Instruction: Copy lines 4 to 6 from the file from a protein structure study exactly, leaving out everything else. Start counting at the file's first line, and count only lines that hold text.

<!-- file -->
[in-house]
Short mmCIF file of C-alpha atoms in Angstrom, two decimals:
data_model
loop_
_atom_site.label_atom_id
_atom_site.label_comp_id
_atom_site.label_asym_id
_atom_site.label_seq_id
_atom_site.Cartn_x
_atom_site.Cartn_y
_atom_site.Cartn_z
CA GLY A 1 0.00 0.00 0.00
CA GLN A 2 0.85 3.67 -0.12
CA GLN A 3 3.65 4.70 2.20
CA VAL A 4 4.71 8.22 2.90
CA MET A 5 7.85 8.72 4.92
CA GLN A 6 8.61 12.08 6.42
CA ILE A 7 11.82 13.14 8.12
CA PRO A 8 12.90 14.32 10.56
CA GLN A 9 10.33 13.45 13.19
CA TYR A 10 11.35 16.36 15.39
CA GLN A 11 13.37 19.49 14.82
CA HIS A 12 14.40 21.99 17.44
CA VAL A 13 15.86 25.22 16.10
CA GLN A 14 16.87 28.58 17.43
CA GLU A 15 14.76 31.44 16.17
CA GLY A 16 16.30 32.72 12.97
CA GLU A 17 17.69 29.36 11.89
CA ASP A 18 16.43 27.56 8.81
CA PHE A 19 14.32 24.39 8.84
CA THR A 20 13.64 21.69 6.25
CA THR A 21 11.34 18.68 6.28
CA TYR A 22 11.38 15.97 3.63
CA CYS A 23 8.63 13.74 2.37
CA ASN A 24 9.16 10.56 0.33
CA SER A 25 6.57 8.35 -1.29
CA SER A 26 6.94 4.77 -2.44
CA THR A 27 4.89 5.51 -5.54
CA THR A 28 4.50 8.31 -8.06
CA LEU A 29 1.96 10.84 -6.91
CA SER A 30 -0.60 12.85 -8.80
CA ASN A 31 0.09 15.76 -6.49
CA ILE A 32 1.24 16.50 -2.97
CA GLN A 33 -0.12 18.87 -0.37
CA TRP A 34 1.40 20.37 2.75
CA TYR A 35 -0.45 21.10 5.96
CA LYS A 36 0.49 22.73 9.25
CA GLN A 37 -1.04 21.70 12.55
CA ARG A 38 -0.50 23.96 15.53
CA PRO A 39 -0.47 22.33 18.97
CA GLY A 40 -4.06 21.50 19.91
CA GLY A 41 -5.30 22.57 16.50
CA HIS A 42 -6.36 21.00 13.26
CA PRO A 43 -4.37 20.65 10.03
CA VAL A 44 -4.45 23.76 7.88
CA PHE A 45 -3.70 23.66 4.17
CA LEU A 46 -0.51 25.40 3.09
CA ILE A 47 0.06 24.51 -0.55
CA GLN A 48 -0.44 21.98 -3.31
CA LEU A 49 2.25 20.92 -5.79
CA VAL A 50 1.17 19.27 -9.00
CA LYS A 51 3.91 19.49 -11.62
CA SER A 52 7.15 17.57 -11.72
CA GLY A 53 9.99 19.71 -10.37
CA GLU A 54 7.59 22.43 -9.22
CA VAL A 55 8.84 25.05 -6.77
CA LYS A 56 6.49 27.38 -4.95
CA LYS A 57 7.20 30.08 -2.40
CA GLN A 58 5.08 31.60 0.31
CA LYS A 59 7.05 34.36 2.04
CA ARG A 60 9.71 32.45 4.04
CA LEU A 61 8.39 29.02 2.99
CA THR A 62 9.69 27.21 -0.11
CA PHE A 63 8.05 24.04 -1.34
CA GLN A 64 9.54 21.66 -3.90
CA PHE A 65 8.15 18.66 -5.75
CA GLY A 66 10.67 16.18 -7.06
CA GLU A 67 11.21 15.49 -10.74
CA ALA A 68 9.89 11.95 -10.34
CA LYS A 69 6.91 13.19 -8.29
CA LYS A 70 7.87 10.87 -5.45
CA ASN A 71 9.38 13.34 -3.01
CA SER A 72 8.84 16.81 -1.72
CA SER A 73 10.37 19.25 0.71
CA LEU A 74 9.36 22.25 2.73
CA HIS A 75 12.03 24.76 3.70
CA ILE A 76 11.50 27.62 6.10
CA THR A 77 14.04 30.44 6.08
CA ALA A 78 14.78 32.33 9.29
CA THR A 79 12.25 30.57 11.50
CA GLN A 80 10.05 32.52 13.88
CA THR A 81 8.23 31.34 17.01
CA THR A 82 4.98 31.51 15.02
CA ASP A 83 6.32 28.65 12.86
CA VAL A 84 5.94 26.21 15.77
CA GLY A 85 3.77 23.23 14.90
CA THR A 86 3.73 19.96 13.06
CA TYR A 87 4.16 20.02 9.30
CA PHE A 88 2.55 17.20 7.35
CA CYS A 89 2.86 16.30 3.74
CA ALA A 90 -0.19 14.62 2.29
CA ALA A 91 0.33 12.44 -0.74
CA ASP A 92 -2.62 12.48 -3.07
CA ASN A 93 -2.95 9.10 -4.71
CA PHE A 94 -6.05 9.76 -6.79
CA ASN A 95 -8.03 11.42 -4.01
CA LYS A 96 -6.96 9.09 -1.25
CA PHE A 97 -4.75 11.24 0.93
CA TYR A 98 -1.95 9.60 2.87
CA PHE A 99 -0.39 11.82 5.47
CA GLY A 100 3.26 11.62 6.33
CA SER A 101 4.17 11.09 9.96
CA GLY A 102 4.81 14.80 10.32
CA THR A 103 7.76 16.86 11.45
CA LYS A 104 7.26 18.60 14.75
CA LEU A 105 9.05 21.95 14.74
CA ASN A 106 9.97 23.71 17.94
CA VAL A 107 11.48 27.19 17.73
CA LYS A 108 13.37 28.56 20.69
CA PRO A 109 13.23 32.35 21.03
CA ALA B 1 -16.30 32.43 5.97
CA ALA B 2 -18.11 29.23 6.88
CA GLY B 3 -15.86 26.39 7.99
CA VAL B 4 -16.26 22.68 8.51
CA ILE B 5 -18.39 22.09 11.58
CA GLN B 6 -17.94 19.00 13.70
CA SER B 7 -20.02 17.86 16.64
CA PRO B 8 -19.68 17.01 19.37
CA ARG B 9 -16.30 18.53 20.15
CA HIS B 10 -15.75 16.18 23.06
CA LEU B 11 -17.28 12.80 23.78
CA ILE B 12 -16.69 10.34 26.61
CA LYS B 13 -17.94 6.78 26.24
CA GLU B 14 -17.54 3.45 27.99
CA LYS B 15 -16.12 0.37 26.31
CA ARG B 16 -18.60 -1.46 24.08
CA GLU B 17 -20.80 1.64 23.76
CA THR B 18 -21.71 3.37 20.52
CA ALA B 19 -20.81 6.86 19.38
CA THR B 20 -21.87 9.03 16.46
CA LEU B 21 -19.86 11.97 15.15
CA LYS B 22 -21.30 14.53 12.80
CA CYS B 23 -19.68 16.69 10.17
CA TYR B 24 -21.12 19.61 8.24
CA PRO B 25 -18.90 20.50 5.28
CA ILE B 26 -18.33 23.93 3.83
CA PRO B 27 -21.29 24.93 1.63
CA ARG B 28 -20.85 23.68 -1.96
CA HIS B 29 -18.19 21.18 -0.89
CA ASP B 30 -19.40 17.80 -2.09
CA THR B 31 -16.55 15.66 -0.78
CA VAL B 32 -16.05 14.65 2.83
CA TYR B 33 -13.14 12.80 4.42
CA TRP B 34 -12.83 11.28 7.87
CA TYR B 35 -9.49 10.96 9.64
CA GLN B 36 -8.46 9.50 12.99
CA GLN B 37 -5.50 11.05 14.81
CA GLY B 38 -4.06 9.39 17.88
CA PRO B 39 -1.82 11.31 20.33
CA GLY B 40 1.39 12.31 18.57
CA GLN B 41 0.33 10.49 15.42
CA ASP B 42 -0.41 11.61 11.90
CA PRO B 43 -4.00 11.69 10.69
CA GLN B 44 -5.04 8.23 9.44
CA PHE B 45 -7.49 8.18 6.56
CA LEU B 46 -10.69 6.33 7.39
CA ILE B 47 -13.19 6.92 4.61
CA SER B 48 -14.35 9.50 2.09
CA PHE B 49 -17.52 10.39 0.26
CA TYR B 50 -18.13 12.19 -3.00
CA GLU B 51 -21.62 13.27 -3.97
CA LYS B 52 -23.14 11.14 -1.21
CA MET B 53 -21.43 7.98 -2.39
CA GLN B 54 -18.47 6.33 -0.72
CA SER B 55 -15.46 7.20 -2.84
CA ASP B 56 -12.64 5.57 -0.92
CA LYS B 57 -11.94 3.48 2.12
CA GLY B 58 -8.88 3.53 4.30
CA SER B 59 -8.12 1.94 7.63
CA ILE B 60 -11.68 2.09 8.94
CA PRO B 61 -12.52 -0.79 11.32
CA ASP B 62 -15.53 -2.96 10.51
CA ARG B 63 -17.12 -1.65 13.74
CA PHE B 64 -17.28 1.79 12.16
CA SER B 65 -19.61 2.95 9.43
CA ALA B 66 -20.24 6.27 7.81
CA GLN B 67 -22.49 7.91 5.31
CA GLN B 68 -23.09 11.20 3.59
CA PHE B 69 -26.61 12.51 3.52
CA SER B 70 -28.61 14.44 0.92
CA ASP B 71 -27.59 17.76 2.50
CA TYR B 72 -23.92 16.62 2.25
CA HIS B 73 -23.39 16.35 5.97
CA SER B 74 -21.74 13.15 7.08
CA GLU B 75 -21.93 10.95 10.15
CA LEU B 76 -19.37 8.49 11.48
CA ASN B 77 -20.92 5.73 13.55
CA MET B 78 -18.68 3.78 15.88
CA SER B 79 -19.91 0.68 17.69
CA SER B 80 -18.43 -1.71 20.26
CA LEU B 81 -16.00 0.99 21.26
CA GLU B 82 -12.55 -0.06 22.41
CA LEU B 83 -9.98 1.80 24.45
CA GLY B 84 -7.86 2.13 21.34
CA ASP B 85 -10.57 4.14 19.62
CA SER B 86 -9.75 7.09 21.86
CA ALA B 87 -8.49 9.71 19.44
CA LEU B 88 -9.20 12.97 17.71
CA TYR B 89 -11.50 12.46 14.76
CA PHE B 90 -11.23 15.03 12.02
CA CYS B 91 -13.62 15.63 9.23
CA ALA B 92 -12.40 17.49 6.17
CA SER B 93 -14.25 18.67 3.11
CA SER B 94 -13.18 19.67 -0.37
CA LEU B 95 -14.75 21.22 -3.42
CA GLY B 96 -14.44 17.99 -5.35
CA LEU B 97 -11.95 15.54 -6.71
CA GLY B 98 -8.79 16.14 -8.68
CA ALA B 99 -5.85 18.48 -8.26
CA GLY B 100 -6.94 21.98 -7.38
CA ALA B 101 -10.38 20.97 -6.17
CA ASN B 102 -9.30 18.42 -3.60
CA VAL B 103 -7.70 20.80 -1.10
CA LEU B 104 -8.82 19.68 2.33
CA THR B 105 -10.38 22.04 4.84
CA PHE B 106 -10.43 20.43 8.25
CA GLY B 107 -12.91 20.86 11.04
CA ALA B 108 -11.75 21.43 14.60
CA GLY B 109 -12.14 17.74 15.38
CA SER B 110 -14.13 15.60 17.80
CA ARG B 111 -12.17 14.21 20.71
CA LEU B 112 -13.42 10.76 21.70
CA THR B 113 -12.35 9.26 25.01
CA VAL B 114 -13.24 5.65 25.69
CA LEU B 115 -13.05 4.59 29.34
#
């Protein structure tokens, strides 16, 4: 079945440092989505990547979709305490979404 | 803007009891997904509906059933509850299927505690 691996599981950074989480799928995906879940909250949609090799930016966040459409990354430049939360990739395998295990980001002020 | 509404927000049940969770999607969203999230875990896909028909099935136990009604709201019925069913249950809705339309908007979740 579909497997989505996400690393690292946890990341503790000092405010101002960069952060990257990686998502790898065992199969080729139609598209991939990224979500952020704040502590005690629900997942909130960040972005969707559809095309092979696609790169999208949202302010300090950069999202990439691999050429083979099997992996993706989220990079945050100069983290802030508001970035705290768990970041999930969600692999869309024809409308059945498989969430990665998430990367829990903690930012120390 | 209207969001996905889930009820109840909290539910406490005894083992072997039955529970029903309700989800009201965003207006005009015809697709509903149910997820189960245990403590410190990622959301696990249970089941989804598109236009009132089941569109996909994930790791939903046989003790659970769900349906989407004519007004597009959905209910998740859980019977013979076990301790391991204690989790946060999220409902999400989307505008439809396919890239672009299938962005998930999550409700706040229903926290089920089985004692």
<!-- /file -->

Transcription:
loop_
_atom_site.label_atom_id
_atom_site.label_comp_id